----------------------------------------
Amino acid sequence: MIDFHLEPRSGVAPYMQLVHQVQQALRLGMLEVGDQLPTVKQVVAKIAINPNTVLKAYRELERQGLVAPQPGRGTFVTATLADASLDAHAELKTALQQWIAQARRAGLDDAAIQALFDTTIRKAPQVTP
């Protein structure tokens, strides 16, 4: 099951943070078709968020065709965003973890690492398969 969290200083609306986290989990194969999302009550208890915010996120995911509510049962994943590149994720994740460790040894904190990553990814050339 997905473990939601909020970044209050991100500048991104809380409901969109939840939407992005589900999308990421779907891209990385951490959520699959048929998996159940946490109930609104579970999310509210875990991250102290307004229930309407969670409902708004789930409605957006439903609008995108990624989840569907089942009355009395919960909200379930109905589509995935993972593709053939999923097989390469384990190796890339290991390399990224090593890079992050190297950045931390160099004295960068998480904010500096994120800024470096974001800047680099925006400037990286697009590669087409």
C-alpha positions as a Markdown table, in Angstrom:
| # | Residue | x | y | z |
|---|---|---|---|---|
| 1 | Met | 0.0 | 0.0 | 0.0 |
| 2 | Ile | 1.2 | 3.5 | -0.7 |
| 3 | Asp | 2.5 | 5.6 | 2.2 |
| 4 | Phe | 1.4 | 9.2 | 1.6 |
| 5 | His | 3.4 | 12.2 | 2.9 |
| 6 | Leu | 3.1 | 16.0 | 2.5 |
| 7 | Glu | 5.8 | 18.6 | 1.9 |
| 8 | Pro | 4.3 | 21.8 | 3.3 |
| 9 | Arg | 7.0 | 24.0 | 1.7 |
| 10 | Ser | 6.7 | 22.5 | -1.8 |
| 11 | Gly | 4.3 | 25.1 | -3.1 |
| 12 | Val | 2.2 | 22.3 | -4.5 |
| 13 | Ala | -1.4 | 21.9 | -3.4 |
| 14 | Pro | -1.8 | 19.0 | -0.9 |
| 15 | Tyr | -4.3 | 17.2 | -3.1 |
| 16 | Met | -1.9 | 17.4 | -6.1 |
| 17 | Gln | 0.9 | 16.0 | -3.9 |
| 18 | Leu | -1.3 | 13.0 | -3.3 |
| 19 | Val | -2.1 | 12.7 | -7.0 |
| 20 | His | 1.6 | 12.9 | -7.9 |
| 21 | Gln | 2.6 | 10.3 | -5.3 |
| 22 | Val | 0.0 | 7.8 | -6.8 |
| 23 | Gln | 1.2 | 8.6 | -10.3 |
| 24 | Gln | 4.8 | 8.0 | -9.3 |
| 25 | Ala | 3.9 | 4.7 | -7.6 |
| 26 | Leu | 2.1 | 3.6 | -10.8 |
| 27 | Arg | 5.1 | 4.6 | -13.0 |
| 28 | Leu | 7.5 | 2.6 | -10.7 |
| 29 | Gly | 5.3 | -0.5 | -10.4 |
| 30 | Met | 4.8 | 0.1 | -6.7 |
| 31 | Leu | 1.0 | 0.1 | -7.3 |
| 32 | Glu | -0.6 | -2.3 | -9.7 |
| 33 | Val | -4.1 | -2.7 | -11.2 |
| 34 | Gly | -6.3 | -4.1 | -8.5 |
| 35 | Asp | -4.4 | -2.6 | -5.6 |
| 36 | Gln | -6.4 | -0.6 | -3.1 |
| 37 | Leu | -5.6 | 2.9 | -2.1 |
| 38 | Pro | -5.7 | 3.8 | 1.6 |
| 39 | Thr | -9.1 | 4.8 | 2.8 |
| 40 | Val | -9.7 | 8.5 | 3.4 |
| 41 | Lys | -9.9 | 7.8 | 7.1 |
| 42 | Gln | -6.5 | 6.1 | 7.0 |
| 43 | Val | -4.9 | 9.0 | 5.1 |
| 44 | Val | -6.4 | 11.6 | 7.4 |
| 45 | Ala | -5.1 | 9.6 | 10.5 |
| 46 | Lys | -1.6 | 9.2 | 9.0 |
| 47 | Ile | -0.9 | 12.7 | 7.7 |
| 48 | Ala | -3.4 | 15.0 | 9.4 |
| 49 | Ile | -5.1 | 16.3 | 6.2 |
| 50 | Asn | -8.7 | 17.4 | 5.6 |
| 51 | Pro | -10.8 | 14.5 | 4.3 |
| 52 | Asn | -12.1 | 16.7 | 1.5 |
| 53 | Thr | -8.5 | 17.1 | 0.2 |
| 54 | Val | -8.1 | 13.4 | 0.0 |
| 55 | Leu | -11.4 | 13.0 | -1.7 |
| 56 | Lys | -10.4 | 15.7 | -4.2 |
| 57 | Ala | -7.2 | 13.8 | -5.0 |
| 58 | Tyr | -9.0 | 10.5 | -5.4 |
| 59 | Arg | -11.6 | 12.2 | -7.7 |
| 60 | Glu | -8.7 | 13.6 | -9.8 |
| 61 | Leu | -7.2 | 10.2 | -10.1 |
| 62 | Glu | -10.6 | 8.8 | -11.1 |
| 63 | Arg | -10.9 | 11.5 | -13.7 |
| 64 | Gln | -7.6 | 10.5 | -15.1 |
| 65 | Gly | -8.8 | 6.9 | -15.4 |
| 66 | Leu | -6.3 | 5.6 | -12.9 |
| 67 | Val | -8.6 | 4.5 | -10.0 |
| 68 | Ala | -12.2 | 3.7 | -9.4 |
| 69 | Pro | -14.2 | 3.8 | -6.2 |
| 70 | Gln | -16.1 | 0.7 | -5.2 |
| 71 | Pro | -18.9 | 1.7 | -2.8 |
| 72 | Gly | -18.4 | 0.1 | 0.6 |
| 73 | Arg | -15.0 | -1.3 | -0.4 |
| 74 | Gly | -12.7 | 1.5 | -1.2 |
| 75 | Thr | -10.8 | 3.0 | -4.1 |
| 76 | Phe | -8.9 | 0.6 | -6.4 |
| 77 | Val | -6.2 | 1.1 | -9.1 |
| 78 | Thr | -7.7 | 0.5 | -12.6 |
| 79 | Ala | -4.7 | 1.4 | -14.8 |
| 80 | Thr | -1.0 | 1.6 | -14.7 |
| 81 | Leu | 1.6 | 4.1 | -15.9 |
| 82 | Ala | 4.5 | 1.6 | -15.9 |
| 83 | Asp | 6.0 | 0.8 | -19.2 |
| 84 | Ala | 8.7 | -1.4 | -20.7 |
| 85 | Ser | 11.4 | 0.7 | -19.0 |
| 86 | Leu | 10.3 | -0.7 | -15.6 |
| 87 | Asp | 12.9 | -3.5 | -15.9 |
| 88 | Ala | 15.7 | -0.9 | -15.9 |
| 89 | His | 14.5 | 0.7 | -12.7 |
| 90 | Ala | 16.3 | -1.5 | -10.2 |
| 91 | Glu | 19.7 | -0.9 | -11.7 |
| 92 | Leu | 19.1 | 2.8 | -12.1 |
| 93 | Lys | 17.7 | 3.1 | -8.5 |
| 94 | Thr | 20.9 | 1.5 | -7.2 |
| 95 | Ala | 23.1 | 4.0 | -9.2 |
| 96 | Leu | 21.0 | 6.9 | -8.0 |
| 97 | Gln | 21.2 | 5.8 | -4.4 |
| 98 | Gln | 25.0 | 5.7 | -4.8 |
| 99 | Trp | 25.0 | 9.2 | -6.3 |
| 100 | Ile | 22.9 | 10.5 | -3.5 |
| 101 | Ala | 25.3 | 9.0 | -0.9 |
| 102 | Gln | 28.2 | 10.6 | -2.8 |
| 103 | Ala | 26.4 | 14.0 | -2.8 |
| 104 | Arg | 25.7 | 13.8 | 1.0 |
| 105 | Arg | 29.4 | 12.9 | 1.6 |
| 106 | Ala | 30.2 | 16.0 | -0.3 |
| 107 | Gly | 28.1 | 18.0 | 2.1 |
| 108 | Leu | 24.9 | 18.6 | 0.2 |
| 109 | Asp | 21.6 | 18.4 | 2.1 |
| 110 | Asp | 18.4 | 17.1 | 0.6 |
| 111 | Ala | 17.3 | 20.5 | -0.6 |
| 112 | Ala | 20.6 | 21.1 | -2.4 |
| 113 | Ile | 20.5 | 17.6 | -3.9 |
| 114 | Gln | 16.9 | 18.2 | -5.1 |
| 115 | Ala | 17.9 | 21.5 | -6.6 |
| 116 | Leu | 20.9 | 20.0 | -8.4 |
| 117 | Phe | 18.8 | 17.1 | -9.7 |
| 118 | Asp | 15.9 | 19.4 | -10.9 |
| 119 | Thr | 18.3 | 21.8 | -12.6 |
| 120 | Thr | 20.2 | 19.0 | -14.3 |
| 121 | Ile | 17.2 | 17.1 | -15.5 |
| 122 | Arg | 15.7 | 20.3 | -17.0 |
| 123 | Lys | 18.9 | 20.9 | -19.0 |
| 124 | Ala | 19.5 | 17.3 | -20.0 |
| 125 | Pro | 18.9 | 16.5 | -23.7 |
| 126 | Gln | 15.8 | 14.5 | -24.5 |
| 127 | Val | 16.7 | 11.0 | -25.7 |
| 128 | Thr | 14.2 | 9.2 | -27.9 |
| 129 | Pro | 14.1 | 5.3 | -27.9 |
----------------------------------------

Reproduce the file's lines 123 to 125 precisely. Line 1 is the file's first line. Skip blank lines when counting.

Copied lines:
| 118 | Asp | 15.9 | 19.4 | -10.9 |
| 119 | Thr | 18.3 | 21.8 | -12.6 |
| 120 | Thr | 20.2 | 19.0 | -14.3 |